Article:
While it has taken a Smithsonian exhibit to convince the general public that video games are art, video game music has had an easier road to travel. Hugely successful concert series like Video Games Live!, Play! A Video Game Symphony and Distant Worlds: Music from Final Fantasy have shown older generations that video game music is not just a collection of bleeping Pac-Man-era chiptunes. For many gamers, however, Koji Kondo’s compositions for the Legend of Zelda series are among the most concert-worthy. And Nintendo gave one of its major franchises this treatment with a brief concert series on its 25th anniversary last year; it was only a matter of time before the Zelda: Symphony of the Goddesses concert tour was announced.
When Nintendo and Jason Michael Paul Productions, the series organizers, added a date for my hometown of Austin, Texas, I was pleasantly surprised. Then again, maybe not, since not only are we the “Live Music Capital of the World”. We’re also the home of Retro Studios, BioWare, Rooster Teeth, countless indie developers and delicious Mexican food. Regardless, I was more than willing to acquire a ticket and count the days until my city would be exposed to the sweet, sweet sound of Zelda.
The Long Center for the Performing Arts could not be a more perfect venue for the symphony. First opened in 2008, it’s a relatively new venue, and it shows. Here, just about every seat is a good seat, with quality acoustics and an unobstructed view. Almost all of the Long Center’s 2300 seats were filled – and certainly not just by classy, tuxedo-and-dress-wearing orchestra purists who had no idea what a Triforce was. Yes, there were a few, but for the most part, Zelda fans of every age, race and creed were in attendance.
Also, I’ll get this out of the way: This is not your ordinary symphony. Only at a symphony like this one would there be a massive projection screen with video of the series’ best moments. Only at a symphony like this one would you have the opportunity to get over fifty StreetPass tags before the show even begins. Only at a symphony like this one would Jeron Moore, creative director of the amazing Zelda Reorchestrated musical project, not only do the same job with the symphony, but also take hosting duties. Only at a symphony like this one would you be allowed to applaud in between movements. Although regular orchestra etiquette and standards were both thrown out the window, no one spoke a word when renowned conductor Eimear Noone lifted her baton.
And so this lively night began. Quite a few of the compositions come from the 25th Anniversary CD packed in with first-print copies of Skyward Sword, which was somewhat expected, considering that Noone also conducted that CD, composed by concert arranger Chad Seiter. Despite this, there’s a major difference between hearing a recording and hearing a full, live orchestra play said recording. Alas, not every game is represented: handheld Zelda fans had to make do with a few Link’s Awakening arrangements, and Skyward Sword‘s “Ballad of the Goddess” was the only song from that game to receive the orchestral treatment. Most fans (including yours truly), however, were excited about the musical selections.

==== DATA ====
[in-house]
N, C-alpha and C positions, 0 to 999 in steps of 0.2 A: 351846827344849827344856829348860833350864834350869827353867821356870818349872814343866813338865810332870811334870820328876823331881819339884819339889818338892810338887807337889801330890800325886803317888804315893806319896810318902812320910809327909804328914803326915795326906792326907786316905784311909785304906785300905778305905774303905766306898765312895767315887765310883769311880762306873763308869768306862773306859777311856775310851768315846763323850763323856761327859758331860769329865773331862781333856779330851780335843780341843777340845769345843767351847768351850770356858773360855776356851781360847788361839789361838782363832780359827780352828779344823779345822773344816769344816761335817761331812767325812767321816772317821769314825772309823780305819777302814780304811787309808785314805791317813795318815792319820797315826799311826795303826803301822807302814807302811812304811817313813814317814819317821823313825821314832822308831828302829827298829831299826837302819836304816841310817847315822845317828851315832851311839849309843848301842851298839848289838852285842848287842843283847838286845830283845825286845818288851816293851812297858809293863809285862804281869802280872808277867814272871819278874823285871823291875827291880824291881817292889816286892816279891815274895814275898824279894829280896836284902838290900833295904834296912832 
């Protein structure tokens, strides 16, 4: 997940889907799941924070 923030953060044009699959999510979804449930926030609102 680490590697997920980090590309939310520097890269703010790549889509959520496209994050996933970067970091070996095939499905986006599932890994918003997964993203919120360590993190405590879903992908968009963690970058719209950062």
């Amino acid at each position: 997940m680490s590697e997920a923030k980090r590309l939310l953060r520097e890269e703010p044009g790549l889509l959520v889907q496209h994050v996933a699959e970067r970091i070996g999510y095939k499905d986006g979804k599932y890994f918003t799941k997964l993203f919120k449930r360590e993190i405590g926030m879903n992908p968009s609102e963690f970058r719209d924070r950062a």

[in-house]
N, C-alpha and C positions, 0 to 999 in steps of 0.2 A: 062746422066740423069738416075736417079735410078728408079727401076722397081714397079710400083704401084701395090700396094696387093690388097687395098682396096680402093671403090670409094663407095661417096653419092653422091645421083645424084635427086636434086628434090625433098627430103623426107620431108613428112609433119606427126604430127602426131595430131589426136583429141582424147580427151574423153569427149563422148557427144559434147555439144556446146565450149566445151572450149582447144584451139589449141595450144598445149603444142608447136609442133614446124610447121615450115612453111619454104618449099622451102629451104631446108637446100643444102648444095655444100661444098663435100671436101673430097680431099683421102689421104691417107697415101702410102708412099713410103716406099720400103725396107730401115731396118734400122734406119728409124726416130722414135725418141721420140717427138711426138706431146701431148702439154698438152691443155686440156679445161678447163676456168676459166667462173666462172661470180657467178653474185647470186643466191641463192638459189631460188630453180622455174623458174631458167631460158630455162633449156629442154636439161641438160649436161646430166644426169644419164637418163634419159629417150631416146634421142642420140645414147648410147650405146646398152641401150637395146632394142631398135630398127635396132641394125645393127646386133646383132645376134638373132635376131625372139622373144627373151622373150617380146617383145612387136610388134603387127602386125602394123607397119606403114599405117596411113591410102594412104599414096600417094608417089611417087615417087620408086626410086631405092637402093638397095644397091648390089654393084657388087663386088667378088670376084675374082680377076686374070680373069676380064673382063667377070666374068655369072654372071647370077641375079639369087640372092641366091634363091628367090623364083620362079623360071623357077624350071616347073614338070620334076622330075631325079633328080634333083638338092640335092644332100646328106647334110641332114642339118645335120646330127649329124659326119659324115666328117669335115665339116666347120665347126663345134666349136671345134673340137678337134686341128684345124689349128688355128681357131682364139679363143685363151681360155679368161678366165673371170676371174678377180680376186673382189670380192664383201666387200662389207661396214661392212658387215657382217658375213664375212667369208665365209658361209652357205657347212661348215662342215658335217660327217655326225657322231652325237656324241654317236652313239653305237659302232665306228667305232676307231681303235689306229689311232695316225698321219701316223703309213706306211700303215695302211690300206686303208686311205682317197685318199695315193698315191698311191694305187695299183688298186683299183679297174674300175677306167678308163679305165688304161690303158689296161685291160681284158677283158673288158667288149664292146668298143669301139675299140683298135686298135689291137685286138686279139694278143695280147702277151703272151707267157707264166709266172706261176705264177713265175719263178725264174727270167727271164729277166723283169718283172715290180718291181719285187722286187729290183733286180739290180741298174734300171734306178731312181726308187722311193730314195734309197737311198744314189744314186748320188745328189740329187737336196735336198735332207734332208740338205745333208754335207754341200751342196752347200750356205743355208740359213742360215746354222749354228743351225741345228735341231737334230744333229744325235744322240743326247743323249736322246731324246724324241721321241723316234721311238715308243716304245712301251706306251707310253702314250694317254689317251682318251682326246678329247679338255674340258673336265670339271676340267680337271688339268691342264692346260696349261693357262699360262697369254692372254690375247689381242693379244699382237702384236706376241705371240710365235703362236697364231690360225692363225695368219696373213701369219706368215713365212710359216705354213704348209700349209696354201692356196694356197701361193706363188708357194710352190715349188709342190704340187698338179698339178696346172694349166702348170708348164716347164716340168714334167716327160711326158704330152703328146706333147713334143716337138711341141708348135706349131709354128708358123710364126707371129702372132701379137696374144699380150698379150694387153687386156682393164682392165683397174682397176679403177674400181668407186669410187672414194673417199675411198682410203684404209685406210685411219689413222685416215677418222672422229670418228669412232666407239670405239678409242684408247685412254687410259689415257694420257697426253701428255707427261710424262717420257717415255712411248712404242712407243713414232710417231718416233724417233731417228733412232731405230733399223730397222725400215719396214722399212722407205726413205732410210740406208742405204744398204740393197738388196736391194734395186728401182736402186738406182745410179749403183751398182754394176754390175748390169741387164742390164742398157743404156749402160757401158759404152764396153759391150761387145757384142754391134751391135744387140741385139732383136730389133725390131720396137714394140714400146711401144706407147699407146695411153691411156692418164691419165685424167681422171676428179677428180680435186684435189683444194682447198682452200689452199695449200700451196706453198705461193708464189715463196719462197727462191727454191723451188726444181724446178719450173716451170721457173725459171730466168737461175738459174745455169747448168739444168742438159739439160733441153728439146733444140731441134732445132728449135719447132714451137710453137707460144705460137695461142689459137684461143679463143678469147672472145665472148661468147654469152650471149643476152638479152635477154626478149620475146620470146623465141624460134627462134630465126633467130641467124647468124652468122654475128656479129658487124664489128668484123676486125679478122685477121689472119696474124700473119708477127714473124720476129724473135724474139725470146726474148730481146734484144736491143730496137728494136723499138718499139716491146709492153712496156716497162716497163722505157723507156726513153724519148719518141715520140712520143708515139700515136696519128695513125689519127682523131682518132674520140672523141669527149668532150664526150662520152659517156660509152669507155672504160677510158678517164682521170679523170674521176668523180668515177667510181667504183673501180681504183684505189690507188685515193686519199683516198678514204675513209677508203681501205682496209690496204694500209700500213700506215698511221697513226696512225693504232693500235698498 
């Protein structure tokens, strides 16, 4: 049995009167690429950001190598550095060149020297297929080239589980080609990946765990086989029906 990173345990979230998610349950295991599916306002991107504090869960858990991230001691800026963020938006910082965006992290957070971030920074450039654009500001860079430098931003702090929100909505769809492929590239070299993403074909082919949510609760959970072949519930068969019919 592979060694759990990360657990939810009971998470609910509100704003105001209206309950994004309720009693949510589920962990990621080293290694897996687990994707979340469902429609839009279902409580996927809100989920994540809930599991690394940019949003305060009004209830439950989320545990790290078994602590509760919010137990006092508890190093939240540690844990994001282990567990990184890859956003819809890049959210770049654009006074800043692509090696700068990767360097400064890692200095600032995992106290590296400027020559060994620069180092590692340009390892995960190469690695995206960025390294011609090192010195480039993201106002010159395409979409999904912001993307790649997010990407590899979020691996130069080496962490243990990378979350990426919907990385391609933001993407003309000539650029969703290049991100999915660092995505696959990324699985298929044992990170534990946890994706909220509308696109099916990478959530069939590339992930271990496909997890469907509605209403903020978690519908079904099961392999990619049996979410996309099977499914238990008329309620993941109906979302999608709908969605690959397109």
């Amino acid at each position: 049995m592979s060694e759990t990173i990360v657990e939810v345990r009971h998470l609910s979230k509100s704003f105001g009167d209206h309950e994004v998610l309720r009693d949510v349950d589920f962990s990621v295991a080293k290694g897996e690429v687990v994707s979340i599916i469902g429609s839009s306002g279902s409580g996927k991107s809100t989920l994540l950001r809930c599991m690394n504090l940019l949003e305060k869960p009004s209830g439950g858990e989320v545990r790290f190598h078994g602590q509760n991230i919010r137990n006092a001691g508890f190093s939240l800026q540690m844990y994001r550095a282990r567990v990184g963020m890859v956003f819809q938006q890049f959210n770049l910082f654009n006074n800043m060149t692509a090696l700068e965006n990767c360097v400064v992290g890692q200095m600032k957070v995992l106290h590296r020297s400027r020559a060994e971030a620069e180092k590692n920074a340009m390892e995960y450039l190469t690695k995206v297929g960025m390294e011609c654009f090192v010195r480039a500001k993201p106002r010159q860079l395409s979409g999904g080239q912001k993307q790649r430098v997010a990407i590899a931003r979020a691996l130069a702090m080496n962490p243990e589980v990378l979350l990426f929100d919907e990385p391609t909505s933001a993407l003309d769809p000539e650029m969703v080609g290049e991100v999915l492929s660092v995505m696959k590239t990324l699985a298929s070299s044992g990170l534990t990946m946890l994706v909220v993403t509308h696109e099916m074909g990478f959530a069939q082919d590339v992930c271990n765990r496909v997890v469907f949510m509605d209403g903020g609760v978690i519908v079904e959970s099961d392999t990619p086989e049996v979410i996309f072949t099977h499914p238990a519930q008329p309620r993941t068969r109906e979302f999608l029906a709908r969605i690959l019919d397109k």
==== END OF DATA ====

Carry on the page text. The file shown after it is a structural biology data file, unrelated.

The overture and closing were both brief summaries of the series’ music, but the four movements in the symphony itself were based on Ocarina of Time, The Wind Waker, Twilight Princess and A Link to the Past, fitting nicely with the official Zelda timeline. Jeron stated that the Symphony of the Goddesses concert name came from Din, Nayru and Farore, the three goddesses of the Triforce – as seen in Ocarina of Time – and with that, the symphony started with a bang.
As the symphony went through each of the different arrangements, and videos from each game appeared on the aforementioned projection screen, any skepticism I had about this event disappeared from view. Such thoughts were replaced with fond memories of fighting Ganondorf/Ganon in his various incarnations, meeting mascot characters both good (The King of Red Lions) and bad (Navi, who was heard several times at the start…), and getting kicked by Cuckoos. Indeed, the video of the games in action combined wonderfully with the orchestral compositions, and made me realize just how beautiful the series’ music is when performed by a hundred-plus-piece orchestra. After the four movements of the symphony, there were three encores. One was a beautiful rendition of “Ballad of the Wind Fish” from Link’s Awakening. Then, Jeron said the next piece would be “for the ladies” in the audience – none other than “Gerudo Valley” from Ocarina of Time. The symphony closed with a suite based on Majora’s Mask.
I’d be hard-pressed to find any major criticisms of the symphony, but there were a few minor annoyances. Fans who haven’t beaten any of the games represented should note that there are spoilers abound. I still have not played Twilight Princess in full, so the reveal of that game’s ending, while expected, still took me by surprise. During the fifteen-minute intermission in between the Wind Waker and Twilight Princess suites, the merchandise booth was extremely crowded, and the posters ($15) and T-shirts ($25) sold out quite fast. Finally, while the crowd was quite raucous at times, we were all still able to keep our cool – even the youngest Zelda fans stayed calm.
In short, these complaints don’t even feel warranted, because not even videos of previous symphonies posted on YouTube could prepare me for this wonderful, wonderful experience. Although it cost me quite a few rupees, I still feel extremely lucky for attending an orchestral concert of this caliber. Any Zelda fan worth their salt should definitely go if they have the chance and money.